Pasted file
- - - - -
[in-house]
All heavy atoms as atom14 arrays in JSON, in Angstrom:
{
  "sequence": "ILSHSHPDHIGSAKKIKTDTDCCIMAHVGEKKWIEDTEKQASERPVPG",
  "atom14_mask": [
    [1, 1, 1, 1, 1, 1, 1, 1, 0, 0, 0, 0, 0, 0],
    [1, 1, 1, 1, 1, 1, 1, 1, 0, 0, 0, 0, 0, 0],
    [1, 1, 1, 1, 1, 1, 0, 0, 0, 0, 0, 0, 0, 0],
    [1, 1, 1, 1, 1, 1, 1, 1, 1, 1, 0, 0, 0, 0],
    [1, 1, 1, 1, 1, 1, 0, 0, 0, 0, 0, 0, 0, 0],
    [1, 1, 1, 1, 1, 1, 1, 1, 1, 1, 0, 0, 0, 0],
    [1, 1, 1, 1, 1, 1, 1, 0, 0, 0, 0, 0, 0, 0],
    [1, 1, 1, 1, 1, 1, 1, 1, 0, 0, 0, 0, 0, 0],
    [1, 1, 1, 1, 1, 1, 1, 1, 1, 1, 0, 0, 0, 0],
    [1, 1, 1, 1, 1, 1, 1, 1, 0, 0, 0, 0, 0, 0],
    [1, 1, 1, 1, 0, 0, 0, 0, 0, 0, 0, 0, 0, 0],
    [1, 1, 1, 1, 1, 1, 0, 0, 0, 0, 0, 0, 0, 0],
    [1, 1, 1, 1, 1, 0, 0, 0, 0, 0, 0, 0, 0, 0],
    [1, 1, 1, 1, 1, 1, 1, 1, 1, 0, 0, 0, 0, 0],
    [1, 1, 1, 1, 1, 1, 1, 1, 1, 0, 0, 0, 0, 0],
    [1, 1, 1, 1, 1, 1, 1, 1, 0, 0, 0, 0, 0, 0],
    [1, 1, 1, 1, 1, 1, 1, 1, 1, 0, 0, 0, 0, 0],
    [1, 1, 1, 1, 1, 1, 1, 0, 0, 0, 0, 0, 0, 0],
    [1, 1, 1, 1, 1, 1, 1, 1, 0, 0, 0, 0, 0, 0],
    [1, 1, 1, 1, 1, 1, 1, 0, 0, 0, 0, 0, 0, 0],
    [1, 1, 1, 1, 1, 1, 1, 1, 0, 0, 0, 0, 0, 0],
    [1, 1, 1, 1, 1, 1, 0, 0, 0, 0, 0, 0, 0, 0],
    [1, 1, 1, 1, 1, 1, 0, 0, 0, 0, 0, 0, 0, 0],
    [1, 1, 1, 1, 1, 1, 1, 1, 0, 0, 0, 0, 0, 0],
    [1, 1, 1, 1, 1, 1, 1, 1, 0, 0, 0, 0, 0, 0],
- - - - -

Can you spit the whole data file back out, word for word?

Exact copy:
[in-house]
All heavy atoms as atom14 arrays in JSON, in Angstrom:
{
  "sequence": "ILSHSHPDHIGSAKKIKTDTDCCIMAHVGEKKWIEDTEKQASERPVPG",
  "atom14_mask": [
    [1, 1, 1, 1, 1, 1, 1, 1, 0, 0, 0, 0, 0, 0],
    [1, 1, 1, 1, 1, 1, 1, 1, 0, 0, 0, 0, 0, 0],
    [1, 1, 1, 1, 1, 1, 0, 0, 0, 0, 0, 0, 0, 0],
    [1, 1, 1, 1, 1, 1, 1, 1, 1, 1, 0, 0, 0, 0],
    [1, 1, 1, 1, 1, 1, 0, 0, 0, 0, 0, 0, 0, 0],
    [1, 1, 1, 1, 1, 1, 1, 1, 1, 1, 0, 0, 0, 0],
    [1, 1, 1, 1, 1, 1, 1, 0, 0, 0, 0, 0, 0, 0],
    [1, 1, 1, 1, 1, 1, 1, 1, 0, 0, 0, 0, 0, 0],
    [1, 1, 1, 1, 1, 1, 1, 1, 1, 1, 0, 0, 0, 0],
    [1, 1, 1, 1, 1, 1, 1, 1, 0, 0, 0, 0, 0, 0],
    [1, 1, 1, 1, 0, 0, 0, 0, 0, 0, 0, 0, 0, 0],
    [1, 1, 1, 1, 1, 1, 0, 0, 0, 0, 0, 0, 0, 0],
    [1, 1, 1, 1, 1, 0, 0, 0, 0, 0, 0, 0, 0, 0],
    [1, 1, 1, 1, 1, 1, 1, 1, 1, 0, 0, 0, 0, 0],
    [1, 1, 1, 1, 1, 1, 1, 1, 1, 0, 0, 0, 0, 0],
    [1, 1, 1, 1, 1, 1, 1, 1, 0, 0, 0, 0, 0, 0],
    [1, 1, 1, 1, 1, 1, 1, 1, 1, 0, 0, 0, 0, 0],
    [1, 1, 1, 1, 1, 1, 1, 0, 0, 0, 0, 0, 0, 0],
    [1, 1, 1, 1, 1, 1, 1, 1, 0, 0, 0, 0, 0, 0],
    [1, 1, 1, 1, 1, 1, 1, 0, 0, 0, 0, 0, 0, 0],
    [1, 1, 1, 1, 1, 1, 1, 1, 0, 0, 0, 0, 0, 0],
    [1, 1, 1, 1, 1, 1, 0, 0, 0, 0, 0, 0, 0, 0],
    [1, 1, 1, 1, 1, 1, 0, 0, 0, 0, 0, 0, 0, 0],
    [1, 1, 1, 1, 1, 1, 1, 1, 0, 0, 0, 0, 0, 0],
    [1, 1, 1, 1, 1, 1, 1, 1, 0, 0, 0, 0, 0, 0],